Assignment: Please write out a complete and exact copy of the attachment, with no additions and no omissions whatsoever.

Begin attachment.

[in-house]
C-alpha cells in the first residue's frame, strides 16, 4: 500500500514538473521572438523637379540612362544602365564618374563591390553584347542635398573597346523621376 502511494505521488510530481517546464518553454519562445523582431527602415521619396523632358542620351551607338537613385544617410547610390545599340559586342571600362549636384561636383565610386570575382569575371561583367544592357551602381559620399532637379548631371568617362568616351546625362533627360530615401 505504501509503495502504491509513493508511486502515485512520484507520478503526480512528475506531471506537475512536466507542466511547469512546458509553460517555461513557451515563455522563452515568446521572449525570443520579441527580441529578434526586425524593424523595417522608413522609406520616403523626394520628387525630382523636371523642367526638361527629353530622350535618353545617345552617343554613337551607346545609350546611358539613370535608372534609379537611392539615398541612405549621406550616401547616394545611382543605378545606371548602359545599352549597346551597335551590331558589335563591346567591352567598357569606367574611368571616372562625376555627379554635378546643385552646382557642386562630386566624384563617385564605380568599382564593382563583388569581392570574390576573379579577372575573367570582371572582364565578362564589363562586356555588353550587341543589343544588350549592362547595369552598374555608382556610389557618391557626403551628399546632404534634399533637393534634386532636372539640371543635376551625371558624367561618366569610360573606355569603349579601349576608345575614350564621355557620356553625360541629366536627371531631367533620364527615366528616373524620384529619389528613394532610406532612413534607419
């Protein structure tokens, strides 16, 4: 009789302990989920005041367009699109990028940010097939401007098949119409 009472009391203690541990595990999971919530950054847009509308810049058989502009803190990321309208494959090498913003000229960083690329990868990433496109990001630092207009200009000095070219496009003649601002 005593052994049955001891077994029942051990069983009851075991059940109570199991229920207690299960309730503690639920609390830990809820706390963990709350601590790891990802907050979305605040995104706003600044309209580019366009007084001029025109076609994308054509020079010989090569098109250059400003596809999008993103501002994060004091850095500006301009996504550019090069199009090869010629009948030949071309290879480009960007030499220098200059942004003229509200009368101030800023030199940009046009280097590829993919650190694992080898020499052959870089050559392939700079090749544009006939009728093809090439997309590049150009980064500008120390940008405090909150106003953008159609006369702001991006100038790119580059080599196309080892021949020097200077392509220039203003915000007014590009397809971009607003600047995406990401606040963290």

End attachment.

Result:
[in-house]
C-alpha cells in the first residue's frame, strides 16, 4: 500500500514538473521572438523637379540612362544602365564618374563591390553584347542635398573597346523621376 502511494505521488510530481517546464518553454519562445523582431527602415521619396523632358542620351551607338537613385544617410547610390545599340559586342571600362549636384561636383565610386570575382569575371561583367544592357551602381559620399532637379548631371568617362568616351546625362533627360530615401 505504501509503495502504491509513493508511486502515485512520484507520478503526480512528475506531471506537475512536466507542466511547469512546458509553460517555461513557451515563455522563452515568446521572449525570443520579441527580441529578434526586425524593424523595417522608413522609406520616403523626394520628387525630382523636371523642367526638361527629353530622350535618353545617345552617343554613337551607346545609350546611358539613370535608372534609379537611392539615398541612405549621406550616401547616394545611382543605378545606371548602359545599352549597346551597335551590331558589335563591346567591352567598357569606367574611368571616372562625376555627379554635378546643385552646382557642386562630386566624384563617385564605380568599382564593382563583388569581392570574390576573379579577372575573367570582371572582364565578362564589363562586356555588353550587341543589343544588350549592362547595369552598374555608382556610389557618391557626403551628399546632404534634399533637393534634386532636372539640371543635376551625371558624367561618366569610360573606355569603349579601349576608345575614350564621355557620356553625360541629366536627371531631367533620364527615366528616373524620384529619389528613394532610406532612413534607419
């Protein structure tokens, strides 16, 4: 009789302990989920005041367009699109990028940010097939401007098949119409 009472009391203690541990595990999971919530950054847009509308810049058989502009803190990321309208494959090498913003000229960083690329990868990433496109990001630092207009200009000095070219496009003649601002 005593052994049955001891077994029942051990069983009851075991059940109570199991229920207690299960309730503690639920609390830990809820706390963990709350601590790891990802907050979305605040995104706003600044309209580019366009007084001029025109076609994308054509020079010989090569098109250059400003596809999008993103501002994060004091850095500006301009996504550019090069199009090869010629009948030949071309290879480009960007030499220098200059942004003229509200009368101030800023030199940009046009280097590829993919650190694992080898020499052959870089050559392939700079090749544009006939009728093809090439997309590049150009980064500008120390940008405090909150106003953008159609006369702001991006100038790119580059080599196309080892021949020097200077392509220039203003915000007014590009397809971009607003600047995406990401606040963290």